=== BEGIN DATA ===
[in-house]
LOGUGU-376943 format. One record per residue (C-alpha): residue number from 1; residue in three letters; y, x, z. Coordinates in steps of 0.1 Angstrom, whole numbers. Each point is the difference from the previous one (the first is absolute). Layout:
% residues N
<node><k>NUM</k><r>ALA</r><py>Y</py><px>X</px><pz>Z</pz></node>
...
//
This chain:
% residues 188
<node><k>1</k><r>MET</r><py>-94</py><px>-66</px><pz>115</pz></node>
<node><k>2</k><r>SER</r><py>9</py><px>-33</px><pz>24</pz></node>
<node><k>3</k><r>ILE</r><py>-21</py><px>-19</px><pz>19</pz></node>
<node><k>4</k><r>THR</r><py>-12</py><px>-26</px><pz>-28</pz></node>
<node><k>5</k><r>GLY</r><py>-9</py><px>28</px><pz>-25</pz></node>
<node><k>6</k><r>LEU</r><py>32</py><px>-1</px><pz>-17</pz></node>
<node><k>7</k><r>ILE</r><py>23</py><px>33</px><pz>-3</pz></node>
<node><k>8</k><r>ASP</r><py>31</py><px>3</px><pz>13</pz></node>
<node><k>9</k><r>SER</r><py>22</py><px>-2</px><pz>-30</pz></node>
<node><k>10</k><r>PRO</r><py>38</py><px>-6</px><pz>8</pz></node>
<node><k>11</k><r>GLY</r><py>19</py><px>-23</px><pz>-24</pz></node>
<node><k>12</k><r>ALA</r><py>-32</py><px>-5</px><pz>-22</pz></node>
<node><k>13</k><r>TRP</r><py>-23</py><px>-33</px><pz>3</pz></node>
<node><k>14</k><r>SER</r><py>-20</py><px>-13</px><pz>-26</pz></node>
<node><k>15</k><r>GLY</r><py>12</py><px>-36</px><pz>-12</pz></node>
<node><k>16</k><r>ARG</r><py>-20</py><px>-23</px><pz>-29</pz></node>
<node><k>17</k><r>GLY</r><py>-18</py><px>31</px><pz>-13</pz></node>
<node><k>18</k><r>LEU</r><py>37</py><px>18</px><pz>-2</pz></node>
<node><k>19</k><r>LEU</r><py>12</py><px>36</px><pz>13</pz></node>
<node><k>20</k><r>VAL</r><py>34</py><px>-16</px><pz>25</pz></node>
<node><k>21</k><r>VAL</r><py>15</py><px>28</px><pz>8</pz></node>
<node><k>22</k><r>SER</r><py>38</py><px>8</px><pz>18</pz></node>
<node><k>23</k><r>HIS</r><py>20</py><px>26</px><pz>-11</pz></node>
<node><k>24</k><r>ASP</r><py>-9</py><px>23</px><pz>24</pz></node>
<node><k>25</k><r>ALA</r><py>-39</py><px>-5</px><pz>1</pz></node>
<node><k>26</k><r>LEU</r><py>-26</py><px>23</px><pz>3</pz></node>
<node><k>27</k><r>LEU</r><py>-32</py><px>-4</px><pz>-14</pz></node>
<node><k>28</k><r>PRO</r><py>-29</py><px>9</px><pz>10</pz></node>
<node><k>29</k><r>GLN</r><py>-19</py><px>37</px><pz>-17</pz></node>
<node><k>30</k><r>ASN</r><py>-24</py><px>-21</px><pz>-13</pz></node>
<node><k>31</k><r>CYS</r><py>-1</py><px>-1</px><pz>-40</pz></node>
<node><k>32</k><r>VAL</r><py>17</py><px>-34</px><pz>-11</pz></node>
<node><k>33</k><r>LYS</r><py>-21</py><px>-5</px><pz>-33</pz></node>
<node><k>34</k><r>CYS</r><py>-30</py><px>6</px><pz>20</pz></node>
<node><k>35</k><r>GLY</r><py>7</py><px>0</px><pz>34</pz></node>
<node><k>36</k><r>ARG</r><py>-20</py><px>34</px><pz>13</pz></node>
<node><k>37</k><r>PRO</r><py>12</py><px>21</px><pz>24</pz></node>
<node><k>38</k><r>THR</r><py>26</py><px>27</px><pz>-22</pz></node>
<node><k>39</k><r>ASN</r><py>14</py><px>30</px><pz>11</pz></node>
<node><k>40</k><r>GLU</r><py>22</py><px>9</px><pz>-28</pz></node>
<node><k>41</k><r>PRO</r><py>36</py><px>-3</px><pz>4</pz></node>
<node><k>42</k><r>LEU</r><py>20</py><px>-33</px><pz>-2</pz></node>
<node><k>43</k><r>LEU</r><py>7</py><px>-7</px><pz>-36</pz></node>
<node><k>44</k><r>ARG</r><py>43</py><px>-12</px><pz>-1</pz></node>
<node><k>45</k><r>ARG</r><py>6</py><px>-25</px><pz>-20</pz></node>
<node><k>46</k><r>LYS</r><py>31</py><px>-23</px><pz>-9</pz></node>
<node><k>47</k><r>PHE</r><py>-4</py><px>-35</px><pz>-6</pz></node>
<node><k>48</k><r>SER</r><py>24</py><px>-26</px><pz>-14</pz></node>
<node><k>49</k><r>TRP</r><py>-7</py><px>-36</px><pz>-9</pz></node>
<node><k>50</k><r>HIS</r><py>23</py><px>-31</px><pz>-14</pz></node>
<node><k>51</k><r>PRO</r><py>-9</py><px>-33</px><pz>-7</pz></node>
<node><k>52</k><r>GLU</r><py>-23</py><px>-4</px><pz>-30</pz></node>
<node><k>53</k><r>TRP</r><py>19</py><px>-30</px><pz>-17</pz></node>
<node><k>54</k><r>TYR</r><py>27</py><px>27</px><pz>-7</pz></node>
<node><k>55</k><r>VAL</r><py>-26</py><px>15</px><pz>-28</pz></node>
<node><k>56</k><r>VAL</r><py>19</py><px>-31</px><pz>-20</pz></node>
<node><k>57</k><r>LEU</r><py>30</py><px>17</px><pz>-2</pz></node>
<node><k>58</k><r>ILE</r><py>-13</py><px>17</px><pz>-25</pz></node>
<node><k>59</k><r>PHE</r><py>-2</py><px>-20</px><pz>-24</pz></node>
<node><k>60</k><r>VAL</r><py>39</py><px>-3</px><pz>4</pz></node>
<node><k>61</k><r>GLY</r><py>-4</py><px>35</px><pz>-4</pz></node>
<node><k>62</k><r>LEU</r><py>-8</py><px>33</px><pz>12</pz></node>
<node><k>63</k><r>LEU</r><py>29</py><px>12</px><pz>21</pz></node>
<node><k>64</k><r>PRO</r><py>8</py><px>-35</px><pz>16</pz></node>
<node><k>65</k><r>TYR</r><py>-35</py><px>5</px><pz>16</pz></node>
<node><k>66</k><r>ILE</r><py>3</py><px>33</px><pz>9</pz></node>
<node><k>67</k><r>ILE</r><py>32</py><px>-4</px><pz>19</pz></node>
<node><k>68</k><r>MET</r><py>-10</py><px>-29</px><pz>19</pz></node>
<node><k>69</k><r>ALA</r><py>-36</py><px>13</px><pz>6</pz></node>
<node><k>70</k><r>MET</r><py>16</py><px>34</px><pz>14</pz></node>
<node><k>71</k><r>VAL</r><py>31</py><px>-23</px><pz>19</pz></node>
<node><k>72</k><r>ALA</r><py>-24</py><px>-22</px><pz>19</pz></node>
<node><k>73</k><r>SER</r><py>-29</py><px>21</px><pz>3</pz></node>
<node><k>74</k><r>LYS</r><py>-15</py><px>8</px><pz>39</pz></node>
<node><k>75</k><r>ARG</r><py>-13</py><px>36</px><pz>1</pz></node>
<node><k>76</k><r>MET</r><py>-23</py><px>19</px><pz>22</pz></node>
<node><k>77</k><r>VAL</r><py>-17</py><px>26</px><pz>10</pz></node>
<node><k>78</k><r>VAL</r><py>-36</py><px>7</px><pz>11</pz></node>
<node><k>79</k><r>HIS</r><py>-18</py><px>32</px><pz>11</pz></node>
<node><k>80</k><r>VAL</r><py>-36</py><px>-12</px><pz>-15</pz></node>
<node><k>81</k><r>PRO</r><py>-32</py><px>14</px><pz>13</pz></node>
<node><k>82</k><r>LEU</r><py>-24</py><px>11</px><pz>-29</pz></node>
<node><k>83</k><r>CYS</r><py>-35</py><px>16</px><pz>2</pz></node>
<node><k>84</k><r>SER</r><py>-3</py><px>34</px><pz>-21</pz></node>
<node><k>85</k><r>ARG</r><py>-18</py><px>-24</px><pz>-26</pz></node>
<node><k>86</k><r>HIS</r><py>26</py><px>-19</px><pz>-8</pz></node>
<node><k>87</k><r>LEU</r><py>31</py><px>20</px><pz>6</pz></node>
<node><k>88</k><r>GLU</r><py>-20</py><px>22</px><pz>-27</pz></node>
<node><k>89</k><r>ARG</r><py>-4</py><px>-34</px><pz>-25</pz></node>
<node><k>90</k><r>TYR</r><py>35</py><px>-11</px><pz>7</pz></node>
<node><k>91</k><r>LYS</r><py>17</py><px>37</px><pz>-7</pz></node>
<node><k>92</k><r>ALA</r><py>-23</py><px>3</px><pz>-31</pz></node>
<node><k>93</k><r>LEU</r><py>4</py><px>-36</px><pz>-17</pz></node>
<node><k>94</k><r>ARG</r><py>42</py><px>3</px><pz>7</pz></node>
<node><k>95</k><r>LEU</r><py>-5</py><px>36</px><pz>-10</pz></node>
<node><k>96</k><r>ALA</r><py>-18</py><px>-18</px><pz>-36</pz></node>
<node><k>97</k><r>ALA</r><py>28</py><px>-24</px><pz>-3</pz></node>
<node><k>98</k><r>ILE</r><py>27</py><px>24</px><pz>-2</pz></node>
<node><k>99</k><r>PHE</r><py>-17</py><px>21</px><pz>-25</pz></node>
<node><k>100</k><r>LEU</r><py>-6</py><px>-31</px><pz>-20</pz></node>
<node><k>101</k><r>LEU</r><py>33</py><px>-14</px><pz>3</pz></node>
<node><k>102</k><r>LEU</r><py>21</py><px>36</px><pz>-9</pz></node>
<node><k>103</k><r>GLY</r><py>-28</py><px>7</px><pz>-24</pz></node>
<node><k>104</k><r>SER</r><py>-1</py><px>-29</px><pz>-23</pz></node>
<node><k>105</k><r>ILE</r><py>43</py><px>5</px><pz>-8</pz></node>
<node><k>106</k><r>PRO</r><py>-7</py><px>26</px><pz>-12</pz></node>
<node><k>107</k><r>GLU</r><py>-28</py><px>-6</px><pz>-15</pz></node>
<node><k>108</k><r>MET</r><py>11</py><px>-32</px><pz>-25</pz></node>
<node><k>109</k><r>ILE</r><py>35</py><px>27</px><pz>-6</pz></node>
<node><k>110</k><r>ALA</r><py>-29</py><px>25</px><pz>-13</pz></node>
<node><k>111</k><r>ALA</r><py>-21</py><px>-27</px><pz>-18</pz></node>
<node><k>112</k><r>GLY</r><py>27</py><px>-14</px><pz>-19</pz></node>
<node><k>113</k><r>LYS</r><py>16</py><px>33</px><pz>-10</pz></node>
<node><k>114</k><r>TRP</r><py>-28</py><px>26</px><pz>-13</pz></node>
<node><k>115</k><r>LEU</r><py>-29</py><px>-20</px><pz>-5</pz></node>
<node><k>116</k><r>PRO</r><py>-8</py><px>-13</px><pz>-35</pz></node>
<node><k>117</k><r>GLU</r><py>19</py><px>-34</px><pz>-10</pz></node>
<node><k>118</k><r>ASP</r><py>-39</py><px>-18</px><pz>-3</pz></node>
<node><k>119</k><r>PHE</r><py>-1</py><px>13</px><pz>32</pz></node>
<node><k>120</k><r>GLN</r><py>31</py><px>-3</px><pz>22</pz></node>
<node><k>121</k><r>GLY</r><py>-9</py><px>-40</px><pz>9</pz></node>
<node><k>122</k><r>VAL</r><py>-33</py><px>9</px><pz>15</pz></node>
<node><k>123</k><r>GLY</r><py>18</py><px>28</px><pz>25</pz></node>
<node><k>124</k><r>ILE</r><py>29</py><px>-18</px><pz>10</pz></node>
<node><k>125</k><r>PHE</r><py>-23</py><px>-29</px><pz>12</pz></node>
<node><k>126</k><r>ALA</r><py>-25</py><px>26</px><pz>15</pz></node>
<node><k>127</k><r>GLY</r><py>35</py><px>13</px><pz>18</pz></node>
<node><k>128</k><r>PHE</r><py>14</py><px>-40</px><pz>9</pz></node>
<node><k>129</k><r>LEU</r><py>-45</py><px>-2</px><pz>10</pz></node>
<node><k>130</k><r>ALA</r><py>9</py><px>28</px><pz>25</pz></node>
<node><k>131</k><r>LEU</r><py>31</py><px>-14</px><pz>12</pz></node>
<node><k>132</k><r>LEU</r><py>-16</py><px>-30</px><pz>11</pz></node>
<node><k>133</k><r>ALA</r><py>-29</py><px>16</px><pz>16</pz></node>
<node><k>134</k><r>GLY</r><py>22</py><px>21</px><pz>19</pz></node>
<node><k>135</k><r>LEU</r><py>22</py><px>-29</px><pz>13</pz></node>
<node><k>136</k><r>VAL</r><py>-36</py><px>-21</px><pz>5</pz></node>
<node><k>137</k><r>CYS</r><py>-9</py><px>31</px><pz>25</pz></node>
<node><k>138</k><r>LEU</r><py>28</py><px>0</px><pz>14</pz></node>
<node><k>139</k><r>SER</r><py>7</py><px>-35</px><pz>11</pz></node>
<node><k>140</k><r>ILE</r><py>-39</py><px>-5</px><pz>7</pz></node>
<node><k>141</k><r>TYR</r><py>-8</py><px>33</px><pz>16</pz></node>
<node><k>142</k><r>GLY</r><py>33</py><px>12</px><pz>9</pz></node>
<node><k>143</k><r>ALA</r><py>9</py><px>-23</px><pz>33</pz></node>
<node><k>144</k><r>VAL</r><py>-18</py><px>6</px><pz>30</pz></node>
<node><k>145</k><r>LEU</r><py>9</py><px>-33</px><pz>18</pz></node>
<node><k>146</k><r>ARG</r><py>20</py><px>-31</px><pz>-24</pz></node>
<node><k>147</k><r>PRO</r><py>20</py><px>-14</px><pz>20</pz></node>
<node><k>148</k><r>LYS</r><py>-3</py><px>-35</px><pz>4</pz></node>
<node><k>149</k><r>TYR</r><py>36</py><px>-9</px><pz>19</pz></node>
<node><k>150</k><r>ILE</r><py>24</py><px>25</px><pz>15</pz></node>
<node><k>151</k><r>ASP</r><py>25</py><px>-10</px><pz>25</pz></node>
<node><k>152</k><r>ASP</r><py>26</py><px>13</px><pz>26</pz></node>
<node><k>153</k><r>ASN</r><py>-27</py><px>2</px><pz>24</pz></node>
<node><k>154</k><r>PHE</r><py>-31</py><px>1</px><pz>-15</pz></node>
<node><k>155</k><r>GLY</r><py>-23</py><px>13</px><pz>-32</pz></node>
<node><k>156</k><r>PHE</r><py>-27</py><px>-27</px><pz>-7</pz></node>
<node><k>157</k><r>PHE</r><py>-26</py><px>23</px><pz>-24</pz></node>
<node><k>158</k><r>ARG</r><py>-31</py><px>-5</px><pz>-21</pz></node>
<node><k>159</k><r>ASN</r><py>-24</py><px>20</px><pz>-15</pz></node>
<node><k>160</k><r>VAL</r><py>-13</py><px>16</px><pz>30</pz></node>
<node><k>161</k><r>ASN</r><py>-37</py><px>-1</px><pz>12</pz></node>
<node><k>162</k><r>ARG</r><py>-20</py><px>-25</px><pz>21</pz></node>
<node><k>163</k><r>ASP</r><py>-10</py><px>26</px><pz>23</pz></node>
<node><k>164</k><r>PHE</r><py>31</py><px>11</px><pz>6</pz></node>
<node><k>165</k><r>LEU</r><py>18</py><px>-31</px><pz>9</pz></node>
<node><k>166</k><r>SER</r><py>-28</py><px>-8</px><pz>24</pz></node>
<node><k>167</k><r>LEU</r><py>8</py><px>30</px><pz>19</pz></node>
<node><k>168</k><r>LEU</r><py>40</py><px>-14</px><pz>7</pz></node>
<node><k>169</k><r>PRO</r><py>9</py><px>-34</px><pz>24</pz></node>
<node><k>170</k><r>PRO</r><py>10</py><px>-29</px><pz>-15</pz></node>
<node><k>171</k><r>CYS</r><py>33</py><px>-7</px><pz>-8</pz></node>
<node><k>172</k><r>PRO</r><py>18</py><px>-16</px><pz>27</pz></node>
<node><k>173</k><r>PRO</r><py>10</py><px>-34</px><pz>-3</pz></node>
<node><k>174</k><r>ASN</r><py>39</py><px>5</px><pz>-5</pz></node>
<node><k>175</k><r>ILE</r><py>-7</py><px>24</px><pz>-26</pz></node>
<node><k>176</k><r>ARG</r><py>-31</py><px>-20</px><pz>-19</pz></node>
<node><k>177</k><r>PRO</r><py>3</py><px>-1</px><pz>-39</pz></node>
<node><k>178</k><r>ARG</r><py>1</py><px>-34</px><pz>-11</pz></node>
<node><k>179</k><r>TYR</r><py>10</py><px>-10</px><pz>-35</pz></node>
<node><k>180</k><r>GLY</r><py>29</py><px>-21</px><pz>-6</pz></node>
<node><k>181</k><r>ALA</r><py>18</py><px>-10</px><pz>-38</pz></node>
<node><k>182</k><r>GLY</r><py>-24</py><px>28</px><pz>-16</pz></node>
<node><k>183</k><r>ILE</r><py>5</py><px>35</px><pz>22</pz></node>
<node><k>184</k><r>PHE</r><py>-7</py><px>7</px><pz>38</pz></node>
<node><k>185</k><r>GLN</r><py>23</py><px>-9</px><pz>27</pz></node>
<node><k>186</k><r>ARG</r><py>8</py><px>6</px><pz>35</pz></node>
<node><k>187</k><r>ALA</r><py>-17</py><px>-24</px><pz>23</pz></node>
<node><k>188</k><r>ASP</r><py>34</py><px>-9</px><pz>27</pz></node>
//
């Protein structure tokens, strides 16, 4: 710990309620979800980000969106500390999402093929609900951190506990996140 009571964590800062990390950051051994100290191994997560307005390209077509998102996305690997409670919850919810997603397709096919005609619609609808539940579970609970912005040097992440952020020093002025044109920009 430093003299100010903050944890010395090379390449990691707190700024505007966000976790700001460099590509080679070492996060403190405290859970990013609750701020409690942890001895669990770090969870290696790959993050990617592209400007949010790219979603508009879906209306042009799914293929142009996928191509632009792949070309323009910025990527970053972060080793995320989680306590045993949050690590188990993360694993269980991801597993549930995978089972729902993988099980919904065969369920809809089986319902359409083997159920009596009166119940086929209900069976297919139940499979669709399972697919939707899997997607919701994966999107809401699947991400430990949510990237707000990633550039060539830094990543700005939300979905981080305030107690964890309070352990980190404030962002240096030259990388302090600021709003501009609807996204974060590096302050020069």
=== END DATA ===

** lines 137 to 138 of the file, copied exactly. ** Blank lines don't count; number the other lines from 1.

<node><k>129</k><r>LEU</r><py>-45</py><px>-2</px><pz>10</pz></node>
<node><k>130</k><r>ALA</r><py>9</py><px>28</px><pz>25</pz></node>